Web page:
Laurence Shatkin, PhD, has been a writer and researcher in the field of career and education information for 35 years. He's a well known career expert, and he has written and co-written more than two dozen books about careers, and several books on choosing a field of study. His publications include 50 Best Jobs for Your Personality, 200 Best Jobs for Introverts, and 150 Best Jobs for Your Skills. His latest book, Choose Your College Major in a Day, helps college applicants determine their personality type by administering an assessment, then identifies majors for each type.
Great marketers aren't born, they're made. The question is, What characteristics and skills do you need to become a great marketer? And do marketers need to continue their education through training or certification? What skills do marketers have that might transfer well to other careers?
I invited Laurence to Marketing Smarts to discuss marketing as a career, what makes someone well suited to a career in marketing, how applicants for marketing programs can brand themselves for success, and what skills marketers have that could serve them well in any number of different careers.
Here are just a few highlights from our conversation:
Marketing careers come in many different flavors (04:54): "Marketing is something that people can come to from a lot of different directions. One of the things I do in the book is to show the different career paths that people can go into based on the different majors. For example, in marketing you might go more into communications. You might go more into product development. You might do more of the marketing research or the management of marketing research efforts. In each major, there are several specializations that one could go into."
Marketers need to study more than just marketing (05:56): "If you're interested in business in general...[that] would be a useful sign. Communications would be important with almost anything you'd do in [marketing]. If you have a technical interest in math and science, you might be considering the research aspects of that.... Even if you don't specialize in the research, it's something that you really need to study.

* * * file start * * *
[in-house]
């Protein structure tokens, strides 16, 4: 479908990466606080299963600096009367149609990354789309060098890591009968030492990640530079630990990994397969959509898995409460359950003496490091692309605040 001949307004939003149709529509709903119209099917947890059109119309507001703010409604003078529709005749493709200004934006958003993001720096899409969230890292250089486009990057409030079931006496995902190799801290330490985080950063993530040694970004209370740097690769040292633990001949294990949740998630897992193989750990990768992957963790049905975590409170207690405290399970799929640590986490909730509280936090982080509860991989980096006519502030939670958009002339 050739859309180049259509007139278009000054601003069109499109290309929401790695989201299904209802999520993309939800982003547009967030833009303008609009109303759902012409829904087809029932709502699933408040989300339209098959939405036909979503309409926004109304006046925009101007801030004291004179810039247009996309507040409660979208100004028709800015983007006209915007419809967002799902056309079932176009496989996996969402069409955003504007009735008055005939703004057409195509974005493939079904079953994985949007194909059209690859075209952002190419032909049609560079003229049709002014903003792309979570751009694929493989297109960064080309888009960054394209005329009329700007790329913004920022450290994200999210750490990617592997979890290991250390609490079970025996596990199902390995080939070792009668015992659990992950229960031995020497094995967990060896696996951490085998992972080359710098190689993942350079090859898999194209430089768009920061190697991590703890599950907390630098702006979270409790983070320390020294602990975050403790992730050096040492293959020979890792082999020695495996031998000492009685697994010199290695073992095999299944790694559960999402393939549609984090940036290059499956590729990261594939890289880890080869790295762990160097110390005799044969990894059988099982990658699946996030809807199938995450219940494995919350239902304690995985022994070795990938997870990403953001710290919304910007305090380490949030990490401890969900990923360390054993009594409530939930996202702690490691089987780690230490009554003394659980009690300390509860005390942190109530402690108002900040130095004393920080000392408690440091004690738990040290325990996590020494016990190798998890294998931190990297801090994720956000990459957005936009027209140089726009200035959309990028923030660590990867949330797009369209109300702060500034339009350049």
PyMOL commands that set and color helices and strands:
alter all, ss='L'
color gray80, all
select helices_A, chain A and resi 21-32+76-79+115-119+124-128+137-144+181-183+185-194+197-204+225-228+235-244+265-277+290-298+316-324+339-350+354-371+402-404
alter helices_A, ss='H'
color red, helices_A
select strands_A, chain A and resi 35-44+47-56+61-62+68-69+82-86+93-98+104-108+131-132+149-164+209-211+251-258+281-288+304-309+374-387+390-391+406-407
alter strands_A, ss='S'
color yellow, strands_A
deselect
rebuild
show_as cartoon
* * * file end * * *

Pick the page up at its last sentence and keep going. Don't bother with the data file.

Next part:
"One of the things I've noticed in almost every career is that people study a lot more math than they actually end up using. Part of the reason you do that is in order to understand what the researchers are telling you. If people present you with statistics, everybody knows that statistics sometimes can lie in the way they're presented. So you need to know some of that even if you're not going not that particular branch of marketing.... And psychology is something you should study, because marketing is about meeting people's needs and what people want, so you should have some understanding of what makes people tick."
You're not applying for a program or job: you're trying out for a team (08:16): "You might think of yourself as someone who is trying out for a team or who might be considered for a team. What is it you have to offer? If you're a blank slate...that's something that's not going to appeal to the people who are making this decision.... You should have some idea of what your strengths are, where your interests lie, what sort of environment you like to work in.... Obviously your test scores show something about your math scores or your verbal skills, but it helps to know...whether you have a skill with problem solving...or whether you think in a more conceptual way. Whether writing is something that's a strength of yours or speaking, reading comprehension.... It helps to be able to articulate that when you talk to people."
Marketing skills are valuable for more than just marketing (10:08): "Quantitative skills are useful in a whole range of different careers.... Another thing is the general understanding of the business environment: What makes a business successful, what can threaten a business, and some of the principles of management.... How to identify people skills and work in situations where there are conflicts between people—those are managerial skills that can be brought to a large number of managerial positions, so that's another kind of career transition that people can make."
Laurence and I talked about much more, including the one universal networking tactic most people miss, so be sure to listen to the entire show, which you can do above, or download the mp3 and listen at your convenience. Of course, you can also subscribe to the Marketing Smarts podcast in iTunes or via RSS and never miss an episode!
This episode brought to you by Experian Marketing Services:
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Music credit: Noam Weinstein.
Laurence Shatkin, career expert and author of several books, including Choose Your College Major in a Day and 50 Best Jobs for Your Personality. Learn more about Laurence at Shatkin.com, and follow him on Twitter @LaurenceShatkin.
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